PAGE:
How do lifestyle factors and exposure to environmental substances affect our cancer risk?
by Kmarie on Sat Jul 28, 2012 01:54 PM
by siblingof on Sat Jul 28, 2012 02:07 PM
by kim55 on Sat Jul 28, 2012 02:16 PM
My husband was diagnosed with this monster 22 months ago. I feel very blessed to still have him since his prognosis was one year to a year and 6 months. I will say that this has been the hardest thing I have ever done in my life a thousand times over. I have days that I just cry and can't seem to hold it together. He is doing very well mentally, but has pretty much lost the use of his legs. I am now learning how to transfer him from wheel chair to his favorite chair with a "hoyer lift". It's very intimidating to say the least. He has not had any chemo since march 2010, due to low platelet counts. He did have chemo and radiation at the Brain Tumor Clinic at Johns Hopkins for 7 weeks. Now we are on an Avastin infusion every other week. I guess it's supposed to keep the tumor from growing. That's another blessing in our life.... his tumor has so far shown no growth since the initial diagnosis in 2010. Thank you God!!! Every time we have to have another MRI, I get so anxious and upset it's pretty pathetic. This man has been the love of my life and my rock for 38 years. Yes, this is a terrible monster of a disease, and I have to ask for my Lord's help each and every day.
by siblingof on Sat Jul 28, 2012 06:09 PM
by Kmarie on Sat Jul 28, 2012 07:26 PM
by Kmarie on Sat Jul 28, 2012 07:30 PM
by Kmarie on Sat Jul 28, 2012 07:58 PM
by rickglio on Sun Jul 29, 2012 11:07 PM
Sorry to hear of your husbands diagnosis, I had my surgery for Glioblastoma on 7/17/2011. Once the incision was healed enough i had 30 radiation treatments while taking one 180mg pill of temodar each day.
I then started taking two temodar pills(each 180mg) for 5 consecutive days followed by 23 days off. Avastin was started an given through an IV every two weeks. I think this is referred to as Stupp protocal. I am not sure of the dosage of Temodar that others take, i am curious though.
I've never had a seizure, but they started me on dilantin after my surgery. I still take this dailey. I take a multivitamin and calcium once a day, otherwise i eat normally. I am very careful to not eat anything 4 or 5 hours prior to taking temodar, as this works best for me. The tumor that was left an visible on my MRIs did shrink and disappear with this routine. I've had six months of MRI's that look good.
I hope the cancer cells that can't be seen are being killed by continuing on with my routine. I have a doctor's appt every two months at Duke and i always show up with the CD of my MRI that is less than one week old. my next appt is on aug 7. Hopefully i will get good news again.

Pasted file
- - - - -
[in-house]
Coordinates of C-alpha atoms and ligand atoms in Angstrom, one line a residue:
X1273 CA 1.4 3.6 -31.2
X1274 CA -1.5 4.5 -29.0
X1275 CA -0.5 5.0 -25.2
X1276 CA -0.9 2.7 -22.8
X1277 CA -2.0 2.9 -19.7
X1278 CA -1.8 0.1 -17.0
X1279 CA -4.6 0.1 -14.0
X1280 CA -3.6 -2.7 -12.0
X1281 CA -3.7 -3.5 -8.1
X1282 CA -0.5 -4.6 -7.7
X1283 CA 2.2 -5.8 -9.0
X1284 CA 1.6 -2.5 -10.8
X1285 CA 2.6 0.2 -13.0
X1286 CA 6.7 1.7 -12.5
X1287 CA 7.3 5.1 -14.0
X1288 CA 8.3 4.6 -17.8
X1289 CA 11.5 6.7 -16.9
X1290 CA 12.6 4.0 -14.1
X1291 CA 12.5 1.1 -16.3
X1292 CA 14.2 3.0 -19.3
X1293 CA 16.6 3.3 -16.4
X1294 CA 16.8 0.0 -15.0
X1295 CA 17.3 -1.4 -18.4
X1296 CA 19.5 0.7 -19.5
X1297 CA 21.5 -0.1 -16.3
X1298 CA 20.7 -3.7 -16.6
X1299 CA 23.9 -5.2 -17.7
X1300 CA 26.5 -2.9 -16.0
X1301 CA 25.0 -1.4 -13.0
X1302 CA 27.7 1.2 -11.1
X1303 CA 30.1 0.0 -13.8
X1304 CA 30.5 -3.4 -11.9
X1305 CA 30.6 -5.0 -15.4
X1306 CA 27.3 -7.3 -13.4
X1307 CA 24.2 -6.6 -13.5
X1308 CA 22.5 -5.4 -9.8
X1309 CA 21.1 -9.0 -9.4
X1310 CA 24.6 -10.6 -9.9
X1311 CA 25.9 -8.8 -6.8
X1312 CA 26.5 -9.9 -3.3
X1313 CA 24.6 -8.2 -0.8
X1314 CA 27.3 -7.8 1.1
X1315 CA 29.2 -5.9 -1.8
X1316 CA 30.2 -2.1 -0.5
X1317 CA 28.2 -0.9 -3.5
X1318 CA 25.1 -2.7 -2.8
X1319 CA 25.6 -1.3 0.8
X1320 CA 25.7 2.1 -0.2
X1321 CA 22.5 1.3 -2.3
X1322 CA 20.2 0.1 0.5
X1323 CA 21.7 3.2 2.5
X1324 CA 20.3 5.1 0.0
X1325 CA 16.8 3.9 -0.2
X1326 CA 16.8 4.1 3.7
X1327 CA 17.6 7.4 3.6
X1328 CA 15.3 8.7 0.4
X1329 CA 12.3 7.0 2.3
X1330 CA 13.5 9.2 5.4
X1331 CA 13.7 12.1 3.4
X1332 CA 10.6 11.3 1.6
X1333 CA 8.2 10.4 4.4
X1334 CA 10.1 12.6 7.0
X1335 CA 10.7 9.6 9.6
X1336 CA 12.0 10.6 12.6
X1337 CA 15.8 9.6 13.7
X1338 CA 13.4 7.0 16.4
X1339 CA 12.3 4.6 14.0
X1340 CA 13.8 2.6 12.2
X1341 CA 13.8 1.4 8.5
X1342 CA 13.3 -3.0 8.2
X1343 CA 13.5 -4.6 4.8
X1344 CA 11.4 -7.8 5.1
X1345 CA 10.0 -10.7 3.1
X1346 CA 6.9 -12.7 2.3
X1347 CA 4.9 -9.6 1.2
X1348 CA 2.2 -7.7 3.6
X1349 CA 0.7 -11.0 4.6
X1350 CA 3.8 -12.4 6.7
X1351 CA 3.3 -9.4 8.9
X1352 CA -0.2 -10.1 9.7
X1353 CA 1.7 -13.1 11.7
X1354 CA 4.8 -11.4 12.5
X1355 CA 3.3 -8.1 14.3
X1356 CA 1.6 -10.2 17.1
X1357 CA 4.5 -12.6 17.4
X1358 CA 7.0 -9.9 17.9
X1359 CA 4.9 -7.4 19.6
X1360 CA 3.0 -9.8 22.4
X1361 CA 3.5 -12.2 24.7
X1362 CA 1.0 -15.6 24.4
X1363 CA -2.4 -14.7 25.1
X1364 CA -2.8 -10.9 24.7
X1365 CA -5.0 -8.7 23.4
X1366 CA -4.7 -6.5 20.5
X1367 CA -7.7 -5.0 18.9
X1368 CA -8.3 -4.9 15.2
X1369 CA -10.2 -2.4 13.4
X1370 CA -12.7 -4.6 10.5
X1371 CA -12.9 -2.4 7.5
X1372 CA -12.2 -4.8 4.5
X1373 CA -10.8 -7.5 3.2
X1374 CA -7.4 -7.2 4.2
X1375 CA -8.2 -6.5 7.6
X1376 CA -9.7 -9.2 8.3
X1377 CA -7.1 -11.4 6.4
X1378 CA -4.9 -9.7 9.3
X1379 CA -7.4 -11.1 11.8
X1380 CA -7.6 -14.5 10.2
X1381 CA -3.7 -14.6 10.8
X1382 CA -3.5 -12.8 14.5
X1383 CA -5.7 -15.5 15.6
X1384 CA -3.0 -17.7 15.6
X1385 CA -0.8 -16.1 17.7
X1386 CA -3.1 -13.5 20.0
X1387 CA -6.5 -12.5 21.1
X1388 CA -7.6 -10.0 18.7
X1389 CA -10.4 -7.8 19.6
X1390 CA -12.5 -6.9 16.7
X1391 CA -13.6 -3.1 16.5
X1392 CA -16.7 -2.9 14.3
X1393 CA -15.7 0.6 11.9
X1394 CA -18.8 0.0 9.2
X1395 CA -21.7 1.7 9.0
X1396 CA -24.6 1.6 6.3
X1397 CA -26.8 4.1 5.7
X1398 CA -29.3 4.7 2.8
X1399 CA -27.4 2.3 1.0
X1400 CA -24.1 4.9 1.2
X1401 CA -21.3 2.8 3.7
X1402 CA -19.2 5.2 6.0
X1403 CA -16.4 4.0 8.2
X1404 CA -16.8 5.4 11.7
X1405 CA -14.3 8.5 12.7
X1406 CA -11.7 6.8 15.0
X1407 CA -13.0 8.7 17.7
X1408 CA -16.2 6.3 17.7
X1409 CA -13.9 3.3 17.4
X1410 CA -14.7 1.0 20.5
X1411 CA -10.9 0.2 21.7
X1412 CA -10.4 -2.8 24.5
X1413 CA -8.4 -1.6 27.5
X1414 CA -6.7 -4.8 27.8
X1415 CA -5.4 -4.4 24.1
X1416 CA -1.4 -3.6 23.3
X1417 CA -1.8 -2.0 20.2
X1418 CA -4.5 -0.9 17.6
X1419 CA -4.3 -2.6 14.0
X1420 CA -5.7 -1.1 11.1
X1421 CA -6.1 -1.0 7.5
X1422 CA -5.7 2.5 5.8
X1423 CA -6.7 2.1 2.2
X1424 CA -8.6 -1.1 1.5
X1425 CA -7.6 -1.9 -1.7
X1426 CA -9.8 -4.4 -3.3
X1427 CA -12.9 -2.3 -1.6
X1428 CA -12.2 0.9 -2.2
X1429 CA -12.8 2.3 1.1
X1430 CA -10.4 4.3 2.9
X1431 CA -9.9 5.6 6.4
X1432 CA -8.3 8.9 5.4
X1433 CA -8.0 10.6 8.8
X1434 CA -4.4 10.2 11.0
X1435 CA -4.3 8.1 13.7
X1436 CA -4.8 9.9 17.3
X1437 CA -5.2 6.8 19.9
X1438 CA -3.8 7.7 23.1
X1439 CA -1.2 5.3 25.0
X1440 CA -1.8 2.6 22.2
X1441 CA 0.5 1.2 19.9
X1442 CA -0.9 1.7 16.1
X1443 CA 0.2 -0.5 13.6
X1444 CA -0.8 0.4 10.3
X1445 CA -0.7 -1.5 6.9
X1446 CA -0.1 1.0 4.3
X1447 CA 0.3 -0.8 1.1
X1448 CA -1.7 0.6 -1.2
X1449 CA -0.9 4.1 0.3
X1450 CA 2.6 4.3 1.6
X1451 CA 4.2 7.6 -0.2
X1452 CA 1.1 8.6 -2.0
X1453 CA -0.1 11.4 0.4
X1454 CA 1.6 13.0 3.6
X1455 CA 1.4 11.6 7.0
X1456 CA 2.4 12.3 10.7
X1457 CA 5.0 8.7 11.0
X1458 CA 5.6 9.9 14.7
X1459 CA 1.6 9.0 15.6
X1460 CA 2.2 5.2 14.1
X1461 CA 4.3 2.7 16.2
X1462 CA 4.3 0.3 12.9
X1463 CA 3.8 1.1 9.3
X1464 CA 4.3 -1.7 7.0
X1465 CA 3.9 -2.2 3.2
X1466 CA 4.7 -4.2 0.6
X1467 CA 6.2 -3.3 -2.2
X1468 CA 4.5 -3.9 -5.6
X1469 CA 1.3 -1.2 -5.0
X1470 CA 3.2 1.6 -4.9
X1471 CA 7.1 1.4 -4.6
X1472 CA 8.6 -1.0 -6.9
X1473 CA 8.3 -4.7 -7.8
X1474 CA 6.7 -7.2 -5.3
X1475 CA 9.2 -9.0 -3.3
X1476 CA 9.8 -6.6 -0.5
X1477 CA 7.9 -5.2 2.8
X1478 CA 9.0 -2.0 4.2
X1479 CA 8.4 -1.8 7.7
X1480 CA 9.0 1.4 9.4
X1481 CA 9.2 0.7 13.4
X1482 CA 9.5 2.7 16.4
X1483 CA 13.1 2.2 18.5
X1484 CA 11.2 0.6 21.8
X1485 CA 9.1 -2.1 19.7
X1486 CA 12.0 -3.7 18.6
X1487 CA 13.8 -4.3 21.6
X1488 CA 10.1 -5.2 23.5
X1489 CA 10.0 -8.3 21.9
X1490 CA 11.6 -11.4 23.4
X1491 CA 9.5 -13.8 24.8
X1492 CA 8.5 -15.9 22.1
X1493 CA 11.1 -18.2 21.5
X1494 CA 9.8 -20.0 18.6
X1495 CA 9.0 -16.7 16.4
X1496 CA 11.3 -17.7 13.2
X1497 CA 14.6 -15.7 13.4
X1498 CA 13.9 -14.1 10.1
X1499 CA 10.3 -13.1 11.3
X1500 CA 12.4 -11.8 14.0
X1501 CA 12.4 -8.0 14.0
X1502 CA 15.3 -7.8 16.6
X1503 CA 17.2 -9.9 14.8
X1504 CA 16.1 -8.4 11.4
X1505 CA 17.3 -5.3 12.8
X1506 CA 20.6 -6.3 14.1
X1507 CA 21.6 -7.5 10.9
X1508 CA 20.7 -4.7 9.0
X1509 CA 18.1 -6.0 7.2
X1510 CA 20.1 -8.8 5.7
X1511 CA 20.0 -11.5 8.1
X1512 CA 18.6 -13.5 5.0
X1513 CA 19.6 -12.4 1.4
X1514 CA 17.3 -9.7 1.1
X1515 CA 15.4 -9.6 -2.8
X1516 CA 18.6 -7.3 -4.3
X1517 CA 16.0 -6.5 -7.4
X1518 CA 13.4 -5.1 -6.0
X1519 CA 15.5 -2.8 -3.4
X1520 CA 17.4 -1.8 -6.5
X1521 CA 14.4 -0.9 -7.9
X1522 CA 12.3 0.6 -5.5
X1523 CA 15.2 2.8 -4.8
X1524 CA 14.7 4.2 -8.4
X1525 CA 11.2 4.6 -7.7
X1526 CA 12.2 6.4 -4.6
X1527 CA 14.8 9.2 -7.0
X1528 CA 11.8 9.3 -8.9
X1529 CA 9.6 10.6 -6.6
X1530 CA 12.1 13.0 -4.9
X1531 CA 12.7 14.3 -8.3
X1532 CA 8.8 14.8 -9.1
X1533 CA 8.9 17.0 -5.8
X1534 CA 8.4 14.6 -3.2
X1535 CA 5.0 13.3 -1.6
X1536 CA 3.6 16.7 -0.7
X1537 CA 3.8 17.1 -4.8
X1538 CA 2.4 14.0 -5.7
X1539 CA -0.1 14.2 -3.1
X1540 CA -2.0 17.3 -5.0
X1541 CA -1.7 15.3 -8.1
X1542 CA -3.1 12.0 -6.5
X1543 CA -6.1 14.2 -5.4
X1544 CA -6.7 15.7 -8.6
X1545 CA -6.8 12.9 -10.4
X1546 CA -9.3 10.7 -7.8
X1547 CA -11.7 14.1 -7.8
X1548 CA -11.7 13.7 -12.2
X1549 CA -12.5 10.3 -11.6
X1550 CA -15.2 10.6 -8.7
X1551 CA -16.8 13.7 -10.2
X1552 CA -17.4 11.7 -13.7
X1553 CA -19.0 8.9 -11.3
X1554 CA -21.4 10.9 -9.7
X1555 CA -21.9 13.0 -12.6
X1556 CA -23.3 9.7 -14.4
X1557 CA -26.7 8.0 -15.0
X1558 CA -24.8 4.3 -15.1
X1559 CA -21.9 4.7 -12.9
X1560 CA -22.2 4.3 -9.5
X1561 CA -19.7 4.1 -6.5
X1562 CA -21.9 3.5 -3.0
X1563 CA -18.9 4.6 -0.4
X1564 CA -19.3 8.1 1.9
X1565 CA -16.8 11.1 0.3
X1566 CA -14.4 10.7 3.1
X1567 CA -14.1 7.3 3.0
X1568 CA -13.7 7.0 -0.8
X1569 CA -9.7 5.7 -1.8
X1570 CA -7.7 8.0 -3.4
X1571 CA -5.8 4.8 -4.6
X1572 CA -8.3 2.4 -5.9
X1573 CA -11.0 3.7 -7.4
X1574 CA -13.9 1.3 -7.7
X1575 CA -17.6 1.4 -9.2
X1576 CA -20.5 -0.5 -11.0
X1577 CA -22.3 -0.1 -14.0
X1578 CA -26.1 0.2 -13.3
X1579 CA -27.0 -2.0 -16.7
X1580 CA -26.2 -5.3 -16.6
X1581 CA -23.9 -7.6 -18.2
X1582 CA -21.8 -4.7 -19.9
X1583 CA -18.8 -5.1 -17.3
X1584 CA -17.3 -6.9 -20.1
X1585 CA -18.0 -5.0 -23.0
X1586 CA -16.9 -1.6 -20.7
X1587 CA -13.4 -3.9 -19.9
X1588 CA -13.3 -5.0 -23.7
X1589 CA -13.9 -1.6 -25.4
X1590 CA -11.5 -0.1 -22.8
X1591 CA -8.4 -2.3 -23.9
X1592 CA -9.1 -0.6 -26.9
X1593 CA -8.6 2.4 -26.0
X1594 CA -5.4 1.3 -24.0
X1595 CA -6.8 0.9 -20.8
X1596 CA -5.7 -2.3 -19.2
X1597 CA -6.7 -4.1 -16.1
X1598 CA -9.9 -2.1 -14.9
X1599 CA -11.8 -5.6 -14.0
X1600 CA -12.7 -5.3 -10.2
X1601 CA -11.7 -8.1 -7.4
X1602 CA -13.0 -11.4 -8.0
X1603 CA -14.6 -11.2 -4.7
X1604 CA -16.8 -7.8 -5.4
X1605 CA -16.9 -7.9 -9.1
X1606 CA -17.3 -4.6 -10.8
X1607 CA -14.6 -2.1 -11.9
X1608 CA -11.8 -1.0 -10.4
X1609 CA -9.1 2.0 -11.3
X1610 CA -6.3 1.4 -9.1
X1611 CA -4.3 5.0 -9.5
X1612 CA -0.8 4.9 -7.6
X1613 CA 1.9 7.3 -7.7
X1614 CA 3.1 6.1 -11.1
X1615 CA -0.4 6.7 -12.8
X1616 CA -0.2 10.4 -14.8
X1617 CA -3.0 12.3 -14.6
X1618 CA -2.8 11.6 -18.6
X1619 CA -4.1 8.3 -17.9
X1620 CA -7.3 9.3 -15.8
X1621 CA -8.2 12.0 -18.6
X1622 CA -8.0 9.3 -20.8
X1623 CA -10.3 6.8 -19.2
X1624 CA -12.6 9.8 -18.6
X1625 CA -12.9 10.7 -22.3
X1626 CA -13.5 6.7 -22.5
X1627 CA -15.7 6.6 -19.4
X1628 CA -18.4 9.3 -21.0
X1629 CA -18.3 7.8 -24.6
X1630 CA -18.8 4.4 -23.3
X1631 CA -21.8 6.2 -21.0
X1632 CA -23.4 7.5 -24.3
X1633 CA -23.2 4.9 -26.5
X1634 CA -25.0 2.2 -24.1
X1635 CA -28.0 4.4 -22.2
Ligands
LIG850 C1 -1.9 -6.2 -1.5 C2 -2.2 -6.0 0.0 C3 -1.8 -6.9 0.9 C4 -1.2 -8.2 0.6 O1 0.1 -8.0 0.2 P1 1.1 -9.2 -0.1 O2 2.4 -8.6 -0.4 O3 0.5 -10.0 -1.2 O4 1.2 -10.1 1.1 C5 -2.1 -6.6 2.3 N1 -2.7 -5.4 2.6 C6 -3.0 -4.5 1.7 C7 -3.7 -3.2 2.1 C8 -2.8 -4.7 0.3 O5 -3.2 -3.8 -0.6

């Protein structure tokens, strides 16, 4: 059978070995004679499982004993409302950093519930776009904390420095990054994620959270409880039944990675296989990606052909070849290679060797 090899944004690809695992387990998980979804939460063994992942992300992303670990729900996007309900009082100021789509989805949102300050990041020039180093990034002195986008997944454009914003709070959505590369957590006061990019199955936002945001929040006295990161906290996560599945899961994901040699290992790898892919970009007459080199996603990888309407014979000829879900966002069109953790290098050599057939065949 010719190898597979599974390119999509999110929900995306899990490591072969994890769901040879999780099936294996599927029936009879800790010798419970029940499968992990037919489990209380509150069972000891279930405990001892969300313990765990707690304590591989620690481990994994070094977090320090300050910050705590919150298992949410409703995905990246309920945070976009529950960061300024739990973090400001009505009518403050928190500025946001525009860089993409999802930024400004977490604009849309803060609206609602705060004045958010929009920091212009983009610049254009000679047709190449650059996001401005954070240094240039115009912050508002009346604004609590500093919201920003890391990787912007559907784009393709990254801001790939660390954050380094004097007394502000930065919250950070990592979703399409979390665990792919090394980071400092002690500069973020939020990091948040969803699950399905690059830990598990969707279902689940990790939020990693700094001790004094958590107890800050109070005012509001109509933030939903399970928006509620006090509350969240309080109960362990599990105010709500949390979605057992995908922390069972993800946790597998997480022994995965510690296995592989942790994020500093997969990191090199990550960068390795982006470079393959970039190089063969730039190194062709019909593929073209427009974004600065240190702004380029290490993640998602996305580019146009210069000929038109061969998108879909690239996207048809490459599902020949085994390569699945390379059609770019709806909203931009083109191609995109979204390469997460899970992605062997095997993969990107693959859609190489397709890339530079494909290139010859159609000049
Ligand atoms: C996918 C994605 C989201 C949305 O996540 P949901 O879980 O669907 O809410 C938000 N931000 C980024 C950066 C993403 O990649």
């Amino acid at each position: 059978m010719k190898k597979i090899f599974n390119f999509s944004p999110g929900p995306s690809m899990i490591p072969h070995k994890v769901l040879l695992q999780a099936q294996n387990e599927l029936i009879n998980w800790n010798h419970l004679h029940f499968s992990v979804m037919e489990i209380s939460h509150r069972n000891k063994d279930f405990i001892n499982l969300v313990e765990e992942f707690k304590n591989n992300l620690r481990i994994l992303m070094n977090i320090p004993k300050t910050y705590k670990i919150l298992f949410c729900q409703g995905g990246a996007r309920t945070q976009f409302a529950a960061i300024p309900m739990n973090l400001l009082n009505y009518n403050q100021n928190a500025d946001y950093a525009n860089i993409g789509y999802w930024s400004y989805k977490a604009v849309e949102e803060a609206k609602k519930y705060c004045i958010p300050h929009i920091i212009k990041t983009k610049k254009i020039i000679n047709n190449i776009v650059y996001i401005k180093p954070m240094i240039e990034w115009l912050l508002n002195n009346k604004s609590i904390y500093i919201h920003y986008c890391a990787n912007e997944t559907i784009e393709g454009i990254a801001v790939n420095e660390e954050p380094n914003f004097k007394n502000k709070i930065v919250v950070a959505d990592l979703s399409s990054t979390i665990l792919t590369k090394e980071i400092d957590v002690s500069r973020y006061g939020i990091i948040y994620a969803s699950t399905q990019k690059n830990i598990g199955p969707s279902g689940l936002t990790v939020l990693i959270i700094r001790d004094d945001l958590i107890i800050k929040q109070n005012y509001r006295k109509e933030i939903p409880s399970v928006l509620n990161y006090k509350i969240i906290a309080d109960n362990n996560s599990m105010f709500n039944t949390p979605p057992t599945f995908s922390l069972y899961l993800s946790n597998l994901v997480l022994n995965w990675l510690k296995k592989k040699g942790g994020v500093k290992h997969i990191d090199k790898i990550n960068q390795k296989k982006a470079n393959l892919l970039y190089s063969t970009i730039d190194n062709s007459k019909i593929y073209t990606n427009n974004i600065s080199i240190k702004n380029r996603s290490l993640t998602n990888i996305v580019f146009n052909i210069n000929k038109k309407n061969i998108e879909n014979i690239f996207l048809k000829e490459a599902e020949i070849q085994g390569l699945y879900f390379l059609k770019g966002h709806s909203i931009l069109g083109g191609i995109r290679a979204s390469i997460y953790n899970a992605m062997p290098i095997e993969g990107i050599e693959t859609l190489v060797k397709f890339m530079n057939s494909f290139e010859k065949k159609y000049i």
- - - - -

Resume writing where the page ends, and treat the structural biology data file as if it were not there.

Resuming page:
Hope your husband can keep up the positive attitude, i know it has helped me. I haven't been able to work or drive since the surgery, my vision is off just enough to make things complicated. I am able to see my large monitor, as i found it important to constantly strive to learn new things, it just makes me feel better.
Stay strong and remember others are wishing the both of you the very best.
by Luvingwife on Mon Jul 30, 2012 05:04 PM
Welcome; there is a lot of information on this board that is particular to GBM. I would repeat the advice that was already given re:get a neuro onc.When my husband was finished with the standard 6 months of Temodar, his medical oncologist said there was nothing more she could do. So when he had his recurrence in 2006, we went to a neuro oncologist. The difference in care is like night and day. My husband has had several different treatments since then, apparently none of them would have been available to him if he stayed with the first oncologist. He is still in pretty good health, very fatigued but gets around pretty well.
FYI: the Temodar was very manageable for my husband. The only issue was constipation and that was easily treated with Sencot (otc).
by jon4156 on Mon Jul 30, 2012 11:40 PM
rickglio: I am not sure of the dosage of Temodar that others take, i am curious though.
The recommended dosage is the same for everyone and is based upon body surface area calculated by height and weight. Comparing your prescription against someone else's is meaningless. If you are prescribed 180mg and someone else is prescribed 360mg it simply means you are shorter/lighter than that other person.
Recommended dosage is 75mg/m2 during radiation treatment, 150mg/m2 for the first adjuvant treatment, and 200mg/m2 for all subsequent treatments. Some people do have a problem tolerating the 200mg/m2 dosage and in those cases their doctor will usually drop them back to 150mg/m2.
There's nothing to stop a doctor from prescribing a different dosage but doing so is rare because it does not maintain "standard" care and best practices for GBM.
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